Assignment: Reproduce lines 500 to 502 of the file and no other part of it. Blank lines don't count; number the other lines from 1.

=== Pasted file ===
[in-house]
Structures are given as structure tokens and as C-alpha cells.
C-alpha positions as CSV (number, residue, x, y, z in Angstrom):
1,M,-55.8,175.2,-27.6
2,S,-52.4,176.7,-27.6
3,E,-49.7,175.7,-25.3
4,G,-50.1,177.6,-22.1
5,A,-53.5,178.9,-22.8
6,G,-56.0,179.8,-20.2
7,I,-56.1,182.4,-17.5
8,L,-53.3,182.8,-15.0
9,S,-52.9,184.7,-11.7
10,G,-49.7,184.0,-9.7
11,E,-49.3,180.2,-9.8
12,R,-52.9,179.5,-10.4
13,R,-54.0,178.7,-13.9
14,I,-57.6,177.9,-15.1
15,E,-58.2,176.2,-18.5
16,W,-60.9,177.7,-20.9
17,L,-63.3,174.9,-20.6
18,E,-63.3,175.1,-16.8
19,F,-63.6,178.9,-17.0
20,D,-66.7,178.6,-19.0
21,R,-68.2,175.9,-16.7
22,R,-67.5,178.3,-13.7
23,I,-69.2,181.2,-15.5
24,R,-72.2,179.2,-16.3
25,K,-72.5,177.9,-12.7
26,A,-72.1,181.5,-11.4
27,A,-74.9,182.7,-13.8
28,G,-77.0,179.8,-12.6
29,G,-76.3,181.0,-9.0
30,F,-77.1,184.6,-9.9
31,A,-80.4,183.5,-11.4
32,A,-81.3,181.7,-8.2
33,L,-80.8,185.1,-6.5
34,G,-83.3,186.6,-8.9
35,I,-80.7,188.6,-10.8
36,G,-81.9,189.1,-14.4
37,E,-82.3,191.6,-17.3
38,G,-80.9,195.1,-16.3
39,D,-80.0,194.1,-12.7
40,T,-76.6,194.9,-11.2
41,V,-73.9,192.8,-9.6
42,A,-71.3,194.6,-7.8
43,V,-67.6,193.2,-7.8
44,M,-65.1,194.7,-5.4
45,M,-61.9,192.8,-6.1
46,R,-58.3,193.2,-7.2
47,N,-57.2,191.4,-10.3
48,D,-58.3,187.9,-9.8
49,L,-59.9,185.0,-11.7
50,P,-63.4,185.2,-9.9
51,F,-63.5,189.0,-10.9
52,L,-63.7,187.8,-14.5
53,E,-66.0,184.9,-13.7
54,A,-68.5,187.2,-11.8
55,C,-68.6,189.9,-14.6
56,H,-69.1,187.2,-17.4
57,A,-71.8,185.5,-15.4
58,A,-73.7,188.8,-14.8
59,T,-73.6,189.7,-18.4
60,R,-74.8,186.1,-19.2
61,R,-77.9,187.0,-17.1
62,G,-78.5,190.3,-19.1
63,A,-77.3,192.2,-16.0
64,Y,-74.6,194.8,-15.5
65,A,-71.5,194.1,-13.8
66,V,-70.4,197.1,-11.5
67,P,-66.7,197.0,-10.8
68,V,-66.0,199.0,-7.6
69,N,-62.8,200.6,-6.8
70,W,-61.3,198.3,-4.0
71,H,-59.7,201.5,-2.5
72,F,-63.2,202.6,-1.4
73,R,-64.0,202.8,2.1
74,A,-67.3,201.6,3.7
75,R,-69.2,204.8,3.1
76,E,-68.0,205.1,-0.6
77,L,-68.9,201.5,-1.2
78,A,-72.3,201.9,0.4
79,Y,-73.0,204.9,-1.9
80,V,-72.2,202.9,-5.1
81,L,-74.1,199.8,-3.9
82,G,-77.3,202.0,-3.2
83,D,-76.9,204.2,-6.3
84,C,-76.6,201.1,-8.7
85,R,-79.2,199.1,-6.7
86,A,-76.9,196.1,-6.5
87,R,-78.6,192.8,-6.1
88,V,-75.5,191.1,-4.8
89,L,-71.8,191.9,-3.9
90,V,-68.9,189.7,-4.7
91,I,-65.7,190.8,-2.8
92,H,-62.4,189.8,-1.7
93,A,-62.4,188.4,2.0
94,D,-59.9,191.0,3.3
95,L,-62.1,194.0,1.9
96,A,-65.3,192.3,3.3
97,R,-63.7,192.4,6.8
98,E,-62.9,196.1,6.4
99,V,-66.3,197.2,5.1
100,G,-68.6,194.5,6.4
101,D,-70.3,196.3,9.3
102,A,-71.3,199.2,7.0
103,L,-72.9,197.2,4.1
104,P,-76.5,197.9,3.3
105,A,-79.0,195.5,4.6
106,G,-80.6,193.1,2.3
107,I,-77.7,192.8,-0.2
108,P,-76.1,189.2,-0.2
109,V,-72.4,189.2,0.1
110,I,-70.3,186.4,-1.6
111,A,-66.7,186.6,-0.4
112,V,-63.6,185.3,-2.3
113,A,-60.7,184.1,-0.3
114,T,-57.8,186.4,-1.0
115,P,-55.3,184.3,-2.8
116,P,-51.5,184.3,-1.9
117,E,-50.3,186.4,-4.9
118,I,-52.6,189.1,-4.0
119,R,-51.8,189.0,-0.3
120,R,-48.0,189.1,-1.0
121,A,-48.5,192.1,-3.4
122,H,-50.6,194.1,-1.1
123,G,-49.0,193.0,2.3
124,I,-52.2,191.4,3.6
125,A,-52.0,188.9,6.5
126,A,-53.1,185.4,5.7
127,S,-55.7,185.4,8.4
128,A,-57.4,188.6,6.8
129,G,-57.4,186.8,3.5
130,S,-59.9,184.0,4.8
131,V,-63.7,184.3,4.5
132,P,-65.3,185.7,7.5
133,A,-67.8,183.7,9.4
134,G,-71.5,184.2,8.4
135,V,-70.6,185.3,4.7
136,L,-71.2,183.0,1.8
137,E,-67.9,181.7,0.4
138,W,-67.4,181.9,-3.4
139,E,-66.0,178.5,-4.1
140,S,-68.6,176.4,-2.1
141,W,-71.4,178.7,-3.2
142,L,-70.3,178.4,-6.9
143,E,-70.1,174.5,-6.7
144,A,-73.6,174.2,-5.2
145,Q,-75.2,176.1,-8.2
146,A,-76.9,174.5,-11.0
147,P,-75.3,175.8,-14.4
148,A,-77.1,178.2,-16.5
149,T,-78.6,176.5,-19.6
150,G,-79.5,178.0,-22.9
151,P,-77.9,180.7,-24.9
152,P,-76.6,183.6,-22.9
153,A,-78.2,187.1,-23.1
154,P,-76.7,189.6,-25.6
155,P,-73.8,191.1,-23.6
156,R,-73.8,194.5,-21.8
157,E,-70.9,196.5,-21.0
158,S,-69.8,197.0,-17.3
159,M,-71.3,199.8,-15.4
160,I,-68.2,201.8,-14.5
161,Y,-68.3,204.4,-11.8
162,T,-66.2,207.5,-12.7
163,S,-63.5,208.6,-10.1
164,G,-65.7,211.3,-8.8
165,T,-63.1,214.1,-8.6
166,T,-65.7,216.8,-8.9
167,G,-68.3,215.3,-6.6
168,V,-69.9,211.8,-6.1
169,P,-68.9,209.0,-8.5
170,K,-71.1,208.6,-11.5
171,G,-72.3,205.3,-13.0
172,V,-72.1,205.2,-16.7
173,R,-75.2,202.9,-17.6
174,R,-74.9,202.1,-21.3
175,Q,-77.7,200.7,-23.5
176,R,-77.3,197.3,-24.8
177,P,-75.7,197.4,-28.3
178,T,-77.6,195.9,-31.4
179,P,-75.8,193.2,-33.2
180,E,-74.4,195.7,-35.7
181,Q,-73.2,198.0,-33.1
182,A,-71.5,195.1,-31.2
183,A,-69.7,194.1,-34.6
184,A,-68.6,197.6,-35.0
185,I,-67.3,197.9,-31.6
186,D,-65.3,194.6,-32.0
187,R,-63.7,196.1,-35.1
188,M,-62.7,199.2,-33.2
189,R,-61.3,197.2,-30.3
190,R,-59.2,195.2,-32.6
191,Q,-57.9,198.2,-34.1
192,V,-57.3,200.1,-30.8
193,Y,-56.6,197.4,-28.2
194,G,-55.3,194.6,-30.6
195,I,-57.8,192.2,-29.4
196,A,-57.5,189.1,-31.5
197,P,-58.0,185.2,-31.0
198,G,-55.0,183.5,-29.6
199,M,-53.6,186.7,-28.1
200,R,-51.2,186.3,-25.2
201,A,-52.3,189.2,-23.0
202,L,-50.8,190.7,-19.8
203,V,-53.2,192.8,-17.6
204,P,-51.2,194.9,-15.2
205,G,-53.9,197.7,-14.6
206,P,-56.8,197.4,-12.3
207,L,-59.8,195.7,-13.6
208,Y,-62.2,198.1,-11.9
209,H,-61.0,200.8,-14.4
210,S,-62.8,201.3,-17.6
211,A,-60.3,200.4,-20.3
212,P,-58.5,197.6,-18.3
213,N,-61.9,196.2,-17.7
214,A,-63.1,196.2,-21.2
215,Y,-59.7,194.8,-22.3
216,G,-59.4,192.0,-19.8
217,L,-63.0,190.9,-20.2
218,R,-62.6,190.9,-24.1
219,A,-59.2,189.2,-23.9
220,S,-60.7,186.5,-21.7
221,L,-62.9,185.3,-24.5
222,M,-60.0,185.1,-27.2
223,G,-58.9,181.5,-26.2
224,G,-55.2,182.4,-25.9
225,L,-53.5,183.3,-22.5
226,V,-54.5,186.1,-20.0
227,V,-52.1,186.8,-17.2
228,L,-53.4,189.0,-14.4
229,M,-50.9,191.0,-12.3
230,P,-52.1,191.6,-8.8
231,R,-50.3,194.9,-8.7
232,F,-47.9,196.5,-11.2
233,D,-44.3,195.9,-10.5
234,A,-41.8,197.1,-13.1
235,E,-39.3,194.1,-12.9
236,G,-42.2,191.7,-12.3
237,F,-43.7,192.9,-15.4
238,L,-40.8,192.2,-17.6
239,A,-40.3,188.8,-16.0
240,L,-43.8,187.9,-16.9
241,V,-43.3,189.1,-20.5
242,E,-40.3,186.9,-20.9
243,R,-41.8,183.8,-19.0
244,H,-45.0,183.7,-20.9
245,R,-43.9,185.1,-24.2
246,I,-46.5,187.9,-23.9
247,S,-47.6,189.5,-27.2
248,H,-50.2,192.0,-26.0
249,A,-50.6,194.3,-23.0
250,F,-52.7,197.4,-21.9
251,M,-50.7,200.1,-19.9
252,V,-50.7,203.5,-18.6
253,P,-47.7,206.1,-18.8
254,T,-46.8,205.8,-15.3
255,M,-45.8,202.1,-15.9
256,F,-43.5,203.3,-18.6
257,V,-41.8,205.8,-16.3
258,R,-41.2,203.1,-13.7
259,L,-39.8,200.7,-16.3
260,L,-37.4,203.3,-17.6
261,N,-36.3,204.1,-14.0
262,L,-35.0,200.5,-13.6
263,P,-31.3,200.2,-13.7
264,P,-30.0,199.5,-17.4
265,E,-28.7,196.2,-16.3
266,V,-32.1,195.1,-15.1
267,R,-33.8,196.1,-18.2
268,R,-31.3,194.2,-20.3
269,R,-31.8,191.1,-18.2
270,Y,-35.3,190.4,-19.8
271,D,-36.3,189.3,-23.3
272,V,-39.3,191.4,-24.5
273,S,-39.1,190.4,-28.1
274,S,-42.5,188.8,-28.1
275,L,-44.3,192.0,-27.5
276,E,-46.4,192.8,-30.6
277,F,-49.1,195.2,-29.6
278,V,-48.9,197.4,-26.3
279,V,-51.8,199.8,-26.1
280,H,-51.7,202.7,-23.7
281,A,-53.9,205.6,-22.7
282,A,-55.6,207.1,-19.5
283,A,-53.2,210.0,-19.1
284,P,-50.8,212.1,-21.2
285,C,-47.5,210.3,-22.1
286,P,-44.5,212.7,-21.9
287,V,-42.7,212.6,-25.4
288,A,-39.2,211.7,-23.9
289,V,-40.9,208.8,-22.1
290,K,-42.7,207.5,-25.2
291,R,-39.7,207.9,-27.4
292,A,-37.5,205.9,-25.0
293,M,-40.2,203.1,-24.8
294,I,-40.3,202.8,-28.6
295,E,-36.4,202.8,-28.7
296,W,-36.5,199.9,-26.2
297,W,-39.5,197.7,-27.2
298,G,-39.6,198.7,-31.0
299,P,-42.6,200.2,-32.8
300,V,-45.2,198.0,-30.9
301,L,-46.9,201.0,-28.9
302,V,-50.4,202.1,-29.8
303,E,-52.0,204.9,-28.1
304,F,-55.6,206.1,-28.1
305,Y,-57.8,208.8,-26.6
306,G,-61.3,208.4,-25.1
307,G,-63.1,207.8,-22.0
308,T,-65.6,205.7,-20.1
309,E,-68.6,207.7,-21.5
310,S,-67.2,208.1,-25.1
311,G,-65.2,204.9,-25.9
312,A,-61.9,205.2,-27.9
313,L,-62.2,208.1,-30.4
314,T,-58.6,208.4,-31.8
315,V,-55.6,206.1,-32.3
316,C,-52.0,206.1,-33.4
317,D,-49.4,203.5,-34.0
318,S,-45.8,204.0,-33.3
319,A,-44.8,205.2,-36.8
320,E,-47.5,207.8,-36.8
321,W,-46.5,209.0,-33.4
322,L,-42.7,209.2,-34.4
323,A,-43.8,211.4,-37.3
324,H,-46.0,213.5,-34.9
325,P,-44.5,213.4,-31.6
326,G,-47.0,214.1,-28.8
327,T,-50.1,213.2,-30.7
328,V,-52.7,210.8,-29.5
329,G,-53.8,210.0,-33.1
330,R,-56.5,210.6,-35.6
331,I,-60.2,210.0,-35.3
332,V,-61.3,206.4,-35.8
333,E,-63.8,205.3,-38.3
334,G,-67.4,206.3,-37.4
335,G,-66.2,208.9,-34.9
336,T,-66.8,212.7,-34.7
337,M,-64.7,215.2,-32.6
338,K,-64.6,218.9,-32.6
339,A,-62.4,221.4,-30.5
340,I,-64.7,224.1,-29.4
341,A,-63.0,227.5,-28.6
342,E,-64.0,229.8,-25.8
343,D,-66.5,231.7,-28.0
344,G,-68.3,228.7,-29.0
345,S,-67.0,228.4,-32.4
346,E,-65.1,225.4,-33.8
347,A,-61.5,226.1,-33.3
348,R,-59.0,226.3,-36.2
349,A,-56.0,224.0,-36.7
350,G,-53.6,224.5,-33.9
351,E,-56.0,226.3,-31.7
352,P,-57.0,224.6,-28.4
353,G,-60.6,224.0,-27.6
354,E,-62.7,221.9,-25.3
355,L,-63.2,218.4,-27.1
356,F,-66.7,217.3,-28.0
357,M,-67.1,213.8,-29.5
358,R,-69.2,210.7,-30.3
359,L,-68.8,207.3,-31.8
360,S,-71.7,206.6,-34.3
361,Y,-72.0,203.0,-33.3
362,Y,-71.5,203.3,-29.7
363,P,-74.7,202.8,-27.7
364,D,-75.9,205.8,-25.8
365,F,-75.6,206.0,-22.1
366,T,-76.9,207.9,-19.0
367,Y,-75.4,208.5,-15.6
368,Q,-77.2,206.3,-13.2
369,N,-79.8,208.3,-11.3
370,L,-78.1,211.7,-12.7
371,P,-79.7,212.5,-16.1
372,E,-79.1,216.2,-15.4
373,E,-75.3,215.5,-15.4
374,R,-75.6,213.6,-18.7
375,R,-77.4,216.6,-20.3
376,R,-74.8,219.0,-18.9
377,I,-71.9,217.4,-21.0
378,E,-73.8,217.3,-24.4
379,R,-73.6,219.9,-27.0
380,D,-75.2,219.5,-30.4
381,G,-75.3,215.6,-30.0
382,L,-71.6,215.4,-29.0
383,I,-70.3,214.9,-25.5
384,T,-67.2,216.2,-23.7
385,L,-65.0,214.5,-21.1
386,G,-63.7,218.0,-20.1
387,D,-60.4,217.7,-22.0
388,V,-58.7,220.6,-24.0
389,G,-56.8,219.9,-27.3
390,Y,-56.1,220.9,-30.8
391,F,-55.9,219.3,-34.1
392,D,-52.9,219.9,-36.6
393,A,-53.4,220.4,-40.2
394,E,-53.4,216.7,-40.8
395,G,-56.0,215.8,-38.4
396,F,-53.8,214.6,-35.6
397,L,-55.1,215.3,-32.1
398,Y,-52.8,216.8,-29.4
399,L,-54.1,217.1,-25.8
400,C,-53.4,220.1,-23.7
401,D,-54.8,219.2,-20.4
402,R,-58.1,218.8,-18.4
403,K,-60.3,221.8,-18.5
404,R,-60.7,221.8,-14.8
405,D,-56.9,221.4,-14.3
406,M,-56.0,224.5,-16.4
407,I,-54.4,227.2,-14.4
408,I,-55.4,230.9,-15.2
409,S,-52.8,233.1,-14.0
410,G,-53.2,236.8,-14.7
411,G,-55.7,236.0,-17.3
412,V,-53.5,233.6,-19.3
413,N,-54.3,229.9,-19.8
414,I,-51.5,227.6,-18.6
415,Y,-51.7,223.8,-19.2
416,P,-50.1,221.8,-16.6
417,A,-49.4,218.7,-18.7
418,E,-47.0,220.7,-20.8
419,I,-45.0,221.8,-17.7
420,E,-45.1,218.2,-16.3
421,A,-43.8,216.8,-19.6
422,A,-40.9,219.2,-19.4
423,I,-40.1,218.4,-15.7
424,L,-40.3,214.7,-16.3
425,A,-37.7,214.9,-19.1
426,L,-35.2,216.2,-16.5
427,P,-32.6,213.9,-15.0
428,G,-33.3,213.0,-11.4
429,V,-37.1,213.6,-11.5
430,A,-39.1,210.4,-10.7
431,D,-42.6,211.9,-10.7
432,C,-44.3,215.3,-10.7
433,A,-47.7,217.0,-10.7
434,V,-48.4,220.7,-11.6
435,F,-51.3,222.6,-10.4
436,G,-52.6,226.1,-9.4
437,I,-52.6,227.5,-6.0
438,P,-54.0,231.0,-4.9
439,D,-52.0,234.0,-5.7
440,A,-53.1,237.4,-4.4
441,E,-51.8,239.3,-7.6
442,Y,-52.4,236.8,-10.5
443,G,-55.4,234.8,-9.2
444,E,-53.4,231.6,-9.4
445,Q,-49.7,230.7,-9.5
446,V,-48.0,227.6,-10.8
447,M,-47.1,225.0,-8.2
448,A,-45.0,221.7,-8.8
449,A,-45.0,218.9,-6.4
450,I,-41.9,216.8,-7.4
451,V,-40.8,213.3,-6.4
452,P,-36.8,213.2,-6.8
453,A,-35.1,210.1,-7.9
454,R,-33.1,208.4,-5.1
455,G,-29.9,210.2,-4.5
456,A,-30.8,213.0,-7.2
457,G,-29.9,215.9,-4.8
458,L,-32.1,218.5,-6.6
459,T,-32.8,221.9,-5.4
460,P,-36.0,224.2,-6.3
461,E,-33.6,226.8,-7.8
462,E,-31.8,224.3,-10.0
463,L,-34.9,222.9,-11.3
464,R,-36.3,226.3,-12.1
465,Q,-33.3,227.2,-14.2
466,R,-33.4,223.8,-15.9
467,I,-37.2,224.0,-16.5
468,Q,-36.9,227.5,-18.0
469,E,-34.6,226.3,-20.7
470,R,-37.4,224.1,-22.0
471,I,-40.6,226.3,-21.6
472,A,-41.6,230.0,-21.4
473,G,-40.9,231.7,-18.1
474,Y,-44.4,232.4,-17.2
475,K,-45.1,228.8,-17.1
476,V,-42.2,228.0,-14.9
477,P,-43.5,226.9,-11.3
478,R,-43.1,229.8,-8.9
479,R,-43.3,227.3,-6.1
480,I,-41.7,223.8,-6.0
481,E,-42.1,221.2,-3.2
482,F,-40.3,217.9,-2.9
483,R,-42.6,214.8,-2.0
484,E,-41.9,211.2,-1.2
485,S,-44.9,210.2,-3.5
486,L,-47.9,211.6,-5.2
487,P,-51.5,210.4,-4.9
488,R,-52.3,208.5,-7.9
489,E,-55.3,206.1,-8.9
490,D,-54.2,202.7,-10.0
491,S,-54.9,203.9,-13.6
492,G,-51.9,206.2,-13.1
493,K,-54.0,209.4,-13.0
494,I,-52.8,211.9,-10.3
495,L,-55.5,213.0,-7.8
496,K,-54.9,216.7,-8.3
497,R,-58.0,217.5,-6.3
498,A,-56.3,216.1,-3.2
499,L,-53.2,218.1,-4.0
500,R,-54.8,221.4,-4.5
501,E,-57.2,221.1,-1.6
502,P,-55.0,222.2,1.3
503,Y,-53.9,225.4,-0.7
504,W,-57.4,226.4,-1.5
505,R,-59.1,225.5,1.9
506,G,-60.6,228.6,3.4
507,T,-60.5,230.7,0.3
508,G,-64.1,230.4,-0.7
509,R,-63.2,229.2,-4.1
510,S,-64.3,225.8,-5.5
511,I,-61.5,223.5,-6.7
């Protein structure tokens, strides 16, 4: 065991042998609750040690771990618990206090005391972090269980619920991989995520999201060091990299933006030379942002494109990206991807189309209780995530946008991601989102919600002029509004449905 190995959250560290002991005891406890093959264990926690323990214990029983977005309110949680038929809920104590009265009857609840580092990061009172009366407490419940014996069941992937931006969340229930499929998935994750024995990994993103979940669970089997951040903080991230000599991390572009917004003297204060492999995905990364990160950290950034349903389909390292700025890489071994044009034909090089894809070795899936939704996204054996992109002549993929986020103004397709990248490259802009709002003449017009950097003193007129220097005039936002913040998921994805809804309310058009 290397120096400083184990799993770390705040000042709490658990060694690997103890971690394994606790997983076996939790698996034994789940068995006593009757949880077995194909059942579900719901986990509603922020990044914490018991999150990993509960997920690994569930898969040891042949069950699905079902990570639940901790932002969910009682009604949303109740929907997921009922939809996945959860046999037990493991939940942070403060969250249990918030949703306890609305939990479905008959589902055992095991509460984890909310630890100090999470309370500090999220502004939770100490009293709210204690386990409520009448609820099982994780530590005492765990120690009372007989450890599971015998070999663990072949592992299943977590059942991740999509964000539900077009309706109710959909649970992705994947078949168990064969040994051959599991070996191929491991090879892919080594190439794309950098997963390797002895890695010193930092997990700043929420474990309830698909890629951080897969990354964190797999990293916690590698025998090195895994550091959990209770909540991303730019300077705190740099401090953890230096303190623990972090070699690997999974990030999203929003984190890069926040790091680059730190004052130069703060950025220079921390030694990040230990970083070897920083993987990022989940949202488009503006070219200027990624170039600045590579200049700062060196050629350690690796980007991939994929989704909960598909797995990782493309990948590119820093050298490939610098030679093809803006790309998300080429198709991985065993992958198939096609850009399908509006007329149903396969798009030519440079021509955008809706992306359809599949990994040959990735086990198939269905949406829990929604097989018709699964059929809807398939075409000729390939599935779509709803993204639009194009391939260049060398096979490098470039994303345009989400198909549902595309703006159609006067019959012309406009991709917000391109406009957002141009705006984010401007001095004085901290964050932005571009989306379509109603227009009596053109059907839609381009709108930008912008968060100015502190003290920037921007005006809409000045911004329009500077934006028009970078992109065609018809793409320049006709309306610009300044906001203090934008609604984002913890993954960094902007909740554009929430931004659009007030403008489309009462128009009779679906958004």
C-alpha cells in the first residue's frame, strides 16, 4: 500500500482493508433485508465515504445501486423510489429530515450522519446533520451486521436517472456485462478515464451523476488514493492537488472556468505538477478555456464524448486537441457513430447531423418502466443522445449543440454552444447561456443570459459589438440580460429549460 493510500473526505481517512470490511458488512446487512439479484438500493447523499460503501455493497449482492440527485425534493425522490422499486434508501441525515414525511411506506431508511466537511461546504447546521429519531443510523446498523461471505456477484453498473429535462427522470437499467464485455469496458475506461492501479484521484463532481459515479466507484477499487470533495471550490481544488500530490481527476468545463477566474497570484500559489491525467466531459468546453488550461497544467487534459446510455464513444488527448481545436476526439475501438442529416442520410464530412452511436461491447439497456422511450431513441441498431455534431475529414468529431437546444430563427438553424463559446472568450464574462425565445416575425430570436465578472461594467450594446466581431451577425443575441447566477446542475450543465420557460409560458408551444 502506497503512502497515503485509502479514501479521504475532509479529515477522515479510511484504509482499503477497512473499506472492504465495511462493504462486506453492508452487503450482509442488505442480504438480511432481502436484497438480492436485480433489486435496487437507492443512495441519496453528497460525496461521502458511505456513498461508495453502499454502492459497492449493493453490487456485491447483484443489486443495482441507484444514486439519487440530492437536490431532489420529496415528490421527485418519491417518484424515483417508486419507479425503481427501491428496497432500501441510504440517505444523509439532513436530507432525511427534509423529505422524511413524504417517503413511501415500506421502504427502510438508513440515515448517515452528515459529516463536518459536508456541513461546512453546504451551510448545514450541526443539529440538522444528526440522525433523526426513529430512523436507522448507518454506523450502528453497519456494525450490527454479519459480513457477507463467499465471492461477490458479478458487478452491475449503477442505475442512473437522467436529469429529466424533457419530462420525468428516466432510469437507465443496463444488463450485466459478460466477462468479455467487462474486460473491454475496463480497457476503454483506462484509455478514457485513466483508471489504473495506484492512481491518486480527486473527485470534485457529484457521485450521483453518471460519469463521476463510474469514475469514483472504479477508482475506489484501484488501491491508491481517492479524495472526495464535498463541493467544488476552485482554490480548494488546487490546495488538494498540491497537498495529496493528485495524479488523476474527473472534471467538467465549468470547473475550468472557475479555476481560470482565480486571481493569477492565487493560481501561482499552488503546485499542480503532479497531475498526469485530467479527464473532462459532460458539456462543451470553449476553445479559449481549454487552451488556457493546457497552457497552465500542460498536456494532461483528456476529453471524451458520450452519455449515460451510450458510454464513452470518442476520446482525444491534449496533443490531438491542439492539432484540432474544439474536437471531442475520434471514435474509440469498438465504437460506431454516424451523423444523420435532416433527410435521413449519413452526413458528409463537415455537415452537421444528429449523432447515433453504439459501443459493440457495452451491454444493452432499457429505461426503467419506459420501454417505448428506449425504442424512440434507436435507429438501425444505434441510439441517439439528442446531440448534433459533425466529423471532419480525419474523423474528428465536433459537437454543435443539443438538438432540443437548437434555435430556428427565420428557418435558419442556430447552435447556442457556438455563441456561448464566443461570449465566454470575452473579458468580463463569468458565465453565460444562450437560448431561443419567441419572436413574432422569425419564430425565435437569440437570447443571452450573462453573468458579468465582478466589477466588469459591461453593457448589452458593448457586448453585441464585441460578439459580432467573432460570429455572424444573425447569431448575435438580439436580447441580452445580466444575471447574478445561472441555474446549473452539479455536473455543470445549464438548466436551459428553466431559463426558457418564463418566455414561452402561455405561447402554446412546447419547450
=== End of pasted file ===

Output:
497,R,-58.0,217.5,-6.3
498,A,-56.3,216.1,-3.2
499,L,-53.2,218.1,-4.0